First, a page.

White Ginger

Zingiber officinale

White ginger is low in fibers and has a beige interior.  Mature rhizomes are often tinged blue or purple.  While the dense, compact hands make a top quality pickled ginger, it is a good all-around ginger and can be used in any recipe calling for ginger. 


  • Add to juices or smoothies
  • Use in stir fries
  • Make tea: Steep 1-2 tbs. grated ginger in hot water
  • Make pickled ginger, this variety will turn the vinegar a light pink naturally.  If a darker color is desired add food coloring or a few drops of beet juice.  (see our Recipe page)

Yellow Ginger

Zingiber officinale

Yellow ginger has a rich yellow interior and is another good all-around ginger that is hotter than white ginger.  Use when you want a spicier dish.


Lao Lemon Rainbow

Zingiber officinale

The small size of this ginger is more than made up by it's extra spicy flavor, it is citrusy with a strong ginger flavor.  It's dark orange color makes it the most colorful ginger we know of.  We are now in our third year of growing this variety and will bring fresh roots to our Farmers Markets as often as we can this year.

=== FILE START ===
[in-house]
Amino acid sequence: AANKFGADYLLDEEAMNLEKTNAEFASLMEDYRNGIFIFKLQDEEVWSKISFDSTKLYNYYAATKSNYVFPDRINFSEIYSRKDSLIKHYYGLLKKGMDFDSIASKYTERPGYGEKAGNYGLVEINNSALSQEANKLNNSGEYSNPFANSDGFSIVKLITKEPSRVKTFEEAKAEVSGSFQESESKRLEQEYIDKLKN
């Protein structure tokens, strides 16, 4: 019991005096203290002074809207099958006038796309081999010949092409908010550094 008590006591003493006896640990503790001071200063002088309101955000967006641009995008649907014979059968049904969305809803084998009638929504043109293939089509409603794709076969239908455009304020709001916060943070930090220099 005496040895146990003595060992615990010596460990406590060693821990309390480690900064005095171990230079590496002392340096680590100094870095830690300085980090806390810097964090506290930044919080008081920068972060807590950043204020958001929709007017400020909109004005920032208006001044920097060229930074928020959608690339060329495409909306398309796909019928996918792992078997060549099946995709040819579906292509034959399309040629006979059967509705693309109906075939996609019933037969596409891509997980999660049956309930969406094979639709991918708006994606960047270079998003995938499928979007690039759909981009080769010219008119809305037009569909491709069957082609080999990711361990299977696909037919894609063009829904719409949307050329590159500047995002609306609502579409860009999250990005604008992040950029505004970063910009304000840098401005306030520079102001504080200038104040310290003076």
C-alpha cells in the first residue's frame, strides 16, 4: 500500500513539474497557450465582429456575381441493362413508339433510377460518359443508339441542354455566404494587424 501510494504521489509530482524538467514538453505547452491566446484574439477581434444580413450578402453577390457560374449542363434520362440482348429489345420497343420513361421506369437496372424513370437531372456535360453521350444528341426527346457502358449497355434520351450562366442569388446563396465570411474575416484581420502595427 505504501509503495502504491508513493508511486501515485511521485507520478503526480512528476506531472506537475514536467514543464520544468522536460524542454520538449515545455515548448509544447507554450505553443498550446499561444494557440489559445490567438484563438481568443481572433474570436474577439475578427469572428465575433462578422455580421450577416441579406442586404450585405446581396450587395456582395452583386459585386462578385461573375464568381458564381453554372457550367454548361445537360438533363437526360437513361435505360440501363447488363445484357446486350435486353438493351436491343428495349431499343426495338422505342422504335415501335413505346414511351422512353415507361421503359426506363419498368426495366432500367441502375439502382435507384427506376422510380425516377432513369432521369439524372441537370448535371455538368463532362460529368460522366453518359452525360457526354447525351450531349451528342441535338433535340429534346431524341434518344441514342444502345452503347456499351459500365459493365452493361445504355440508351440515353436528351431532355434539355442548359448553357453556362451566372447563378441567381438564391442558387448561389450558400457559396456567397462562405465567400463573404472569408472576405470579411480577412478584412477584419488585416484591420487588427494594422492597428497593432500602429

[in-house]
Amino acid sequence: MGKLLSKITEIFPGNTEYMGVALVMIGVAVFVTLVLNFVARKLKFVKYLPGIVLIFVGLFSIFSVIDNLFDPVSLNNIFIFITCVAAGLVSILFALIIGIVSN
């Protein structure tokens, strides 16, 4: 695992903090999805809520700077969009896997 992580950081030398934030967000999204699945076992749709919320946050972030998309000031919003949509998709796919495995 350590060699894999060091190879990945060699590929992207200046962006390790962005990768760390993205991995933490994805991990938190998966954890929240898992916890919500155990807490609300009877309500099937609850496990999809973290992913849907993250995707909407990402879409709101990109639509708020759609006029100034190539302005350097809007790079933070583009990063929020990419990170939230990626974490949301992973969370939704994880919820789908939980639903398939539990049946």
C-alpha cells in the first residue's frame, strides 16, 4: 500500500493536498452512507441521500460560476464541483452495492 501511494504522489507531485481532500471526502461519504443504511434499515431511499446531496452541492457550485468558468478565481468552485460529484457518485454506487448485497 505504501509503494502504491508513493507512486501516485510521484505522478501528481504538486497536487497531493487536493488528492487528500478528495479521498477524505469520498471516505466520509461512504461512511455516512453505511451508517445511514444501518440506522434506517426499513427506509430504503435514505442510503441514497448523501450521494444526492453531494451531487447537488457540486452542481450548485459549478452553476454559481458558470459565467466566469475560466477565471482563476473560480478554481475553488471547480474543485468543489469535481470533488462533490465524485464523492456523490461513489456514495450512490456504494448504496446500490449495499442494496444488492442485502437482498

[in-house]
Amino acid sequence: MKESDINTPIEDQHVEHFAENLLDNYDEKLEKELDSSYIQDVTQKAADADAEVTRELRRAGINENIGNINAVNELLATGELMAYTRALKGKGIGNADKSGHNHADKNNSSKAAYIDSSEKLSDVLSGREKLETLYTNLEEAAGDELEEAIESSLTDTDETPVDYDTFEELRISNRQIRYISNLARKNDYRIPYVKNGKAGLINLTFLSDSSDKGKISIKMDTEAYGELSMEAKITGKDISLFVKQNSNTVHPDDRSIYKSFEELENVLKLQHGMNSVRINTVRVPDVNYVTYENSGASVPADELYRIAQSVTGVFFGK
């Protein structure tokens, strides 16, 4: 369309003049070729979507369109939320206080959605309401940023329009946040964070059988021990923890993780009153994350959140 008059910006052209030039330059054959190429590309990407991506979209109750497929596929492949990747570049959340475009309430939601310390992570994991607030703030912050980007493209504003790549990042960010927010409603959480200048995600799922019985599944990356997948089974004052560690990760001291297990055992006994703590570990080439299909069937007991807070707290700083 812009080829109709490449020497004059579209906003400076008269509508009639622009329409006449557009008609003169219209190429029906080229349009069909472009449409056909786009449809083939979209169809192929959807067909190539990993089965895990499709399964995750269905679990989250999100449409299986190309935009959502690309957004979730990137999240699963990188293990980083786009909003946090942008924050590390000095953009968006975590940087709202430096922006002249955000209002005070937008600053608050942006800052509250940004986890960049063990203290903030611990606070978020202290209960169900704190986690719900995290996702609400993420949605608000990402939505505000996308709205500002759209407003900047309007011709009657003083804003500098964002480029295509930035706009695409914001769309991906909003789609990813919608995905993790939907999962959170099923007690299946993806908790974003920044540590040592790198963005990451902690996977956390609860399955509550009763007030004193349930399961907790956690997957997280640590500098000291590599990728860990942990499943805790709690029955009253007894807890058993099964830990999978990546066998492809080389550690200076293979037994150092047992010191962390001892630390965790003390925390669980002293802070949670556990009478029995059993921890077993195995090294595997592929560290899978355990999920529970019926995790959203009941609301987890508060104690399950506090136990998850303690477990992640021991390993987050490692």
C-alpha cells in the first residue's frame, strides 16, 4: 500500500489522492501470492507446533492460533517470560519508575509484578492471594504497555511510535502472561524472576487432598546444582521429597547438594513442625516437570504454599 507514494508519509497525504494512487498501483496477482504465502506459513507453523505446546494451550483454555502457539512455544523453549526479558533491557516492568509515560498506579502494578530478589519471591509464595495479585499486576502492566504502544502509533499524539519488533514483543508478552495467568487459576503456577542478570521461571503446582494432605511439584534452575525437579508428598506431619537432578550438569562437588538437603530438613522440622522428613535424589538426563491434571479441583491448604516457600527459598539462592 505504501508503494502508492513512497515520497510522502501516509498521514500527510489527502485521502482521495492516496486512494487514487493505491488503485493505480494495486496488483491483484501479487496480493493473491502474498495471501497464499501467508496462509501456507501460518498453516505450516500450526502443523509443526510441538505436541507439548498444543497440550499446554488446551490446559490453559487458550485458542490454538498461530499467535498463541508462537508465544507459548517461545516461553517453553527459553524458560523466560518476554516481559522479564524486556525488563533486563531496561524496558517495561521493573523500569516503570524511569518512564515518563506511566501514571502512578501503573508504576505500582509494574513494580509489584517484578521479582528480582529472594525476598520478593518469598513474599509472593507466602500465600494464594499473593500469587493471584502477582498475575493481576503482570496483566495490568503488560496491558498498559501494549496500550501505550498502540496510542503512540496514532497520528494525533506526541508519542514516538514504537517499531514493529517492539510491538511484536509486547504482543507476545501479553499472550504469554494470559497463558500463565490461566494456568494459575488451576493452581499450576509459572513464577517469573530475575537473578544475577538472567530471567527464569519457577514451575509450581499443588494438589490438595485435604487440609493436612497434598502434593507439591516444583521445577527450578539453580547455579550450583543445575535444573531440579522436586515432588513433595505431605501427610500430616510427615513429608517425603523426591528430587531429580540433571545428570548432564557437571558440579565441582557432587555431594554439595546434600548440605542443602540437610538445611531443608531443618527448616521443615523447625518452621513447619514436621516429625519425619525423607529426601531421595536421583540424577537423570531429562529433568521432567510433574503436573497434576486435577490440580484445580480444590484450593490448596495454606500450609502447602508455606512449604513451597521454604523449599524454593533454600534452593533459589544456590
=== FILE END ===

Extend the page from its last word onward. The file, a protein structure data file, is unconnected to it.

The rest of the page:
Zingiber officinale

This spicy hot ginger is a darker variety of white ginger with a smaller rhizome.  Use when you want a little extra heat!


Alpinia sp.

This is the ginger to use in Thai cooking.  Young galangal is preferred for most culinary preparations as mature root can be very woody.  It is very hot raw, but upon cooking most of the heat dissipates, leaving a wonderful peppery flavor and a little heat.  Galangal adds a zingy, hearty spiciness to dishes and it's pine-like aroma is mouth watering.


  • Crush galangal, shallots, garlic and chiles into a paste and use to flavor seafood, meat or vegetables.
  • Slices are wonderful in any soup and absolutely necessary for Tom Yum and Tom Ka soups.
  • Slice the root and saute in oil.  Then add any meat or vegetable, they will pick up the flavor nicely.

Chocolate Pinecone or Plai Ginger

Zingiber montanum


This is a medicinal ginger.  The essential oil (Plai oil) from the rhizome is used in traditional Asian medicine.  It is added to massage oils to relieve joint and muscle pain/inflammation from strains, sprains and arthritis.  The inflorescences are chocolate brown with creamy white flowers and can be used as a cut flower.  While the blooming stalks stay close to the soil, the foliage gets quite tall, reaching a height up

to 7 feet.


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